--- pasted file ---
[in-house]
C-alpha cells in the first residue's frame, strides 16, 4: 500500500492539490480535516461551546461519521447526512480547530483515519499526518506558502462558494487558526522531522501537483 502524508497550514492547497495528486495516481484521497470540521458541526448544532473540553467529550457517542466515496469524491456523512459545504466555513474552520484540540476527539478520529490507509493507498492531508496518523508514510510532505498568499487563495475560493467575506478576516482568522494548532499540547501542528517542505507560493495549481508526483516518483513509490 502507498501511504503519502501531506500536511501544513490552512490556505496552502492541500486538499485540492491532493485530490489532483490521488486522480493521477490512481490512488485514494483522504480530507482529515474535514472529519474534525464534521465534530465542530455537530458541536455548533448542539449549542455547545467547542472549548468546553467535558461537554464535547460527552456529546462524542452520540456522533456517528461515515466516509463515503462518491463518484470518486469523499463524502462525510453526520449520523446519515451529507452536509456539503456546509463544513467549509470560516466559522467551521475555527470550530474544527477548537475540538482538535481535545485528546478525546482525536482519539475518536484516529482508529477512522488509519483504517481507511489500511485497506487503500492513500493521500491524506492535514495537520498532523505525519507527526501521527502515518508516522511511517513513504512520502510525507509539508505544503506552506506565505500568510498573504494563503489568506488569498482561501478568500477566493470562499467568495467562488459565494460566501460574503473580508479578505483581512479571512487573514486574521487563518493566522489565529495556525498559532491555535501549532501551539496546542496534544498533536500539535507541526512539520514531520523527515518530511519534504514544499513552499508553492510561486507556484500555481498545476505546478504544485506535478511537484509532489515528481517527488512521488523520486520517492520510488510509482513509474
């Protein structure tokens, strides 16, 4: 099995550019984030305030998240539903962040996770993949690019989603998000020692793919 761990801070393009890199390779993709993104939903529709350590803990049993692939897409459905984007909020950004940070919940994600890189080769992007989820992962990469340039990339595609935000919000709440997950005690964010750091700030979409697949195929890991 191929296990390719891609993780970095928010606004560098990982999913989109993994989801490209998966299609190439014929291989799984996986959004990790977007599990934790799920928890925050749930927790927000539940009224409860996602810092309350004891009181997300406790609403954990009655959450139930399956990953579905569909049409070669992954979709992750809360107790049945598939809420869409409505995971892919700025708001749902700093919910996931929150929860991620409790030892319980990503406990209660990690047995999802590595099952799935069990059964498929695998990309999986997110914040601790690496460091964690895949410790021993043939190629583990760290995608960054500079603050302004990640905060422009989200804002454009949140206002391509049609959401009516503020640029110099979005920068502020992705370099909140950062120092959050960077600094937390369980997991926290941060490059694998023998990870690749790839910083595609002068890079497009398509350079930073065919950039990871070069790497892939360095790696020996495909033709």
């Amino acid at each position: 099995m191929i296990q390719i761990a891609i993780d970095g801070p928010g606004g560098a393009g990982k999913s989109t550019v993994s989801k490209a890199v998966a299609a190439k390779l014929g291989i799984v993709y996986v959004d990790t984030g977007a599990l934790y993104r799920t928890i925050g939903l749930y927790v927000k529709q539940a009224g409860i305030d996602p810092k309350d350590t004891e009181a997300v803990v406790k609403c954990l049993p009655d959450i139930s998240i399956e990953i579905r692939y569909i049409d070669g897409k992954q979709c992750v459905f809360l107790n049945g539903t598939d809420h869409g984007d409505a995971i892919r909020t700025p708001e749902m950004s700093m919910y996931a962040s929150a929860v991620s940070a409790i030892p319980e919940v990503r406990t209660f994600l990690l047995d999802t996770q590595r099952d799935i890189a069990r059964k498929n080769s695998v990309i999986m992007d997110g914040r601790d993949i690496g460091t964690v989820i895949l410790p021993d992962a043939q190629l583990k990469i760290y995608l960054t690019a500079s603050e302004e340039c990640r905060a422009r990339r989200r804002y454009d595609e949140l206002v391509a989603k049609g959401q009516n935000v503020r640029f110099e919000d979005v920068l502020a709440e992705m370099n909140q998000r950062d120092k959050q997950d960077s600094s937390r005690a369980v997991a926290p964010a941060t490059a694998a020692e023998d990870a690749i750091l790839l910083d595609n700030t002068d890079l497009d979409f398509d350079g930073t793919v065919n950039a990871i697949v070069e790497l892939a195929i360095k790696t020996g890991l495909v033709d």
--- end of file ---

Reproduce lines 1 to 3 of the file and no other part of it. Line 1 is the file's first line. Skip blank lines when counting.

[in-house]
C-alpha cells in the first residue's frame, strides 16, 4: 500500500492539490480535516461551546461519521447526512480547530483515519499526518506558502462558494487558526522531522501537483 502524508497550514492547497495528486495516481484521497470540521458541526448544532473540553467529550457517542466515496469524491456523512459545504466555513474552520484540540476527539478520529490507509493507498492531508496518523508514510510532505498568499487563495475560493467575506478576516482568522494548532499540547501542528517542505507560493495549481508526483516518483513509490 502507498501511504503519502501531506500536511501544513490552512490556505496552502492541500486538499485540492491532493485530490489532483490521488486522480493521477490512481490512488485514494483522504480530507482529515474535514472529519474534525464534521465534530465542530455537530458541536455548533448542539449549542455547545467547542472549548468546553467535558461537554464535547460527552456529546462524542452520540456522533456517528461515515466516509463515503462518491463518484470518486469523499463524502462525510453526520449520523446519515451529507452536509456539503456546509463544513467549509470560516466559522467551521475555527470550530474544527477548537475540538482538535481535545485528546478525546482525536482519539475518536484516529482508529477512522488509519483504517481507511489500511485497506487503500492513500493521500491524506492535514495537520498532523505525519507527526501521527502515518508516522511511517513513504512520502510525507509539508505544503506552506506565505500568510498573504494563503489568506488569498482561501478568500477566493470562499467568495467562488459565494460566501460574503473580508479578505483581512479571512487573514486574521487563518493566522489565529495556525498559532491555535501549532501551539496546542496534544498533536500539535507541526512539520514531520523527515518530511519534504514544499513552499508553492510561486507556484500555481498545476505546478504544485506535478511537484509532489515528481517527488512521488523520486520517492520510488510509482513509474
């Protein structure tokens, strides 16, 4: 099995550019984030305030998240539903962040996770993949690019989603998000020692793919 761990801070393009890199390779993709993104939903529709350590803990049993692939897409459905984007909020950004940070919940994600890189080769992007989820992962990469340039990339595609935000919000709440997950005690964010750091700030979409697949195929890991 191929296990390719891609993780970095928010606004560098990982999913989109993994989801490209998966299609190439014929291989799984996986959004990790977007599990934790799920928890925050749930927790927000539940009224409860996602810092309350004891009181997300406790609403954990009655959450139930399956990953579905569909049409070669992954979709992750809360107790049945598939809420869409409505995971892919700025708001749902700093919910996931929150929860991620409790030892319980990503406990209660990690047995999802590595099952799935069990059964498929695998990309999986997110914040601790690496460091964690895949410790021993043939190629583990760290995608960054500079603050302004990640905060422009989200804002454009949140206002391509049609959401009516503020640029110099979005920068502020992705370099909140950062120092959050960077600094937390369980997991926290941060490059694998023998990870690749790839910083595609002068890079497009398509350079930073065919950039990871070069790497892939360095790696020996495909033709």